But the discovery off Cuba was from the same team that discovered the wreck of the U.S.S. Maine, scuttled after being raised from Havana harbor. That led to El Wik, which led to Harvey Armor:
Harvey armor used a single plate of steel, but re-introduced the benefits of compound armor. The front surface was converted to high carbon steel by "cementing". In this process, the steel plate would be covered with charcoal and heated to approximately 1200 degrees Celsius for two to three weeks. The process increased the carbon content at the face to around 1 percent; the carbon content decreasing gradually from this level with distance into the plate, reaching the original proportion (approximately 0.1–0.2 percent) at a depth of around an inch. After cementing, the plate was chilled first in an oil bath, then in a water bath, before being annealed to toughen the back of the plate. The water bath was later replaced with jets of water to prevent the formation of a layer of steam which would insulate the steel from the cooling effect of the water. The process was further improved by low temperature forging of the plate before the final heat treatment.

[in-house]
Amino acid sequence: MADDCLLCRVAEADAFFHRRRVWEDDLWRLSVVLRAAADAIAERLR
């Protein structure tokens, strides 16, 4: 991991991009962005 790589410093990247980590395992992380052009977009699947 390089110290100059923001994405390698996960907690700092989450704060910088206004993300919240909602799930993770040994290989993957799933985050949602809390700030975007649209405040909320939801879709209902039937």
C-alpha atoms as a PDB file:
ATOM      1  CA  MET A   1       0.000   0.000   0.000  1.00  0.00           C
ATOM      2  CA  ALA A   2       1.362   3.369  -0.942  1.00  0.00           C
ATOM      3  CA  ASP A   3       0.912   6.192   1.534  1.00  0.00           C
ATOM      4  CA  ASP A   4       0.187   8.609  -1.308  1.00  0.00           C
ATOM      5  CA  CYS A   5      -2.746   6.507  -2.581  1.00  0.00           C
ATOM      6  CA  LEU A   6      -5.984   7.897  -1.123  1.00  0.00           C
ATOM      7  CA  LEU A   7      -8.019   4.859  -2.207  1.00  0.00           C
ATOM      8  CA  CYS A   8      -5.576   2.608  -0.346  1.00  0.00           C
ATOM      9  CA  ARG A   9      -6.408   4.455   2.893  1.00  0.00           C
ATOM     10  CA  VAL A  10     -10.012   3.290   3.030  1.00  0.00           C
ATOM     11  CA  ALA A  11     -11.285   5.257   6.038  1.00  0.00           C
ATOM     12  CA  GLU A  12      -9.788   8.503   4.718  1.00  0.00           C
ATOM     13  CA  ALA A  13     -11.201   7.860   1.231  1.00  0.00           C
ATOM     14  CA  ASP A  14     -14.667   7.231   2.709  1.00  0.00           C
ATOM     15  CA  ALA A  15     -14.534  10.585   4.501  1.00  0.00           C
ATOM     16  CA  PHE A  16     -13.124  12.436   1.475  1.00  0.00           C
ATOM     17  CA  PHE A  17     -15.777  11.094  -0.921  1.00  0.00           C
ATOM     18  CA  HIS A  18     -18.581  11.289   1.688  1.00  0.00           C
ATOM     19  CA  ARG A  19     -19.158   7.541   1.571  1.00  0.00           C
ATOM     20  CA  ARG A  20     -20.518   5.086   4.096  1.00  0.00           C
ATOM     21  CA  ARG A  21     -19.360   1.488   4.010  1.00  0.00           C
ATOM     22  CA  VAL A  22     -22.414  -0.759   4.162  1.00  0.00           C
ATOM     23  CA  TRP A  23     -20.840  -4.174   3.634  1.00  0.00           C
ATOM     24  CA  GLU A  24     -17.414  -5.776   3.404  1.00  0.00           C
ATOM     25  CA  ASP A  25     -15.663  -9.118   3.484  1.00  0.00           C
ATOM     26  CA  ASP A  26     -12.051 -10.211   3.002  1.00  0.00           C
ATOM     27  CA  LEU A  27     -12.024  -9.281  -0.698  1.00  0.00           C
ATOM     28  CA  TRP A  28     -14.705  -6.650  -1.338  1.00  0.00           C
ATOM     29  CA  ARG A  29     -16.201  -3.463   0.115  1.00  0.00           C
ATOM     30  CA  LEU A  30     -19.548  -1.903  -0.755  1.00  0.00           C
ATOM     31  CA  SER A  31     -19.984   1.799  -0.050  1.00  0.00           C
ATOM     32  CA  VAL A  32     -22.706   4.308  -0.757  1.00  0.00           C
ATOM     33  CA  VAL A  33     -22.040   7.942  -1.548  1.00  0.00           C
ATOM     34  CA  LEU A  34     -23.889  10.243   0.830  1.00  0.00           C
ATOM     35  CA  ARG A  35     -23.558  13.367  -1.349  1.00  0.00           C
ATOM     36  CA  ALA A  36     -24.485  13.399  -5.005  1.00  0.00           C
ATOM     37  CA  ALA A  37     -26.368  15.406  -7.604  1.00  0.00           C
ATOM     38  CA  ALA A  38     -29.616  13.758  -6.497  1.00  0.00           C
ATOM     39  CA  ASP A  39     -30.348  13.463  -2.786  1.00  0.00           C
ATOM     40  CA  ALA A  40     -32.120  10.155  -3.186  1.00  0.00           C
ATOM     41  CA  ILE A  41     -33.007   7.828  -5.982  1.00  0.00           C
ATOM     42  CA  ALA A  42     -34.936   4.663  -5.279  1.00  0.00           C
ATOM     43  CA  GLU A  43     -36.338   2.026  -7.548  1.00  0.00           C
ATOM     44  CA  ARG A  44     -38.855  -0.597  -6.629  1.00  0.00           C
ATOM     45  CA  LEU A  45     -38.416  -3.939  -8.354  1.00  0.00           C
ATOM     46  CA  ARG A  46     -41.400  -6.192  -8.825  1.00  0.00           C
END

I hadn't known that case hardening wasn't just used on nice revolvers but on battleship plate armor as well.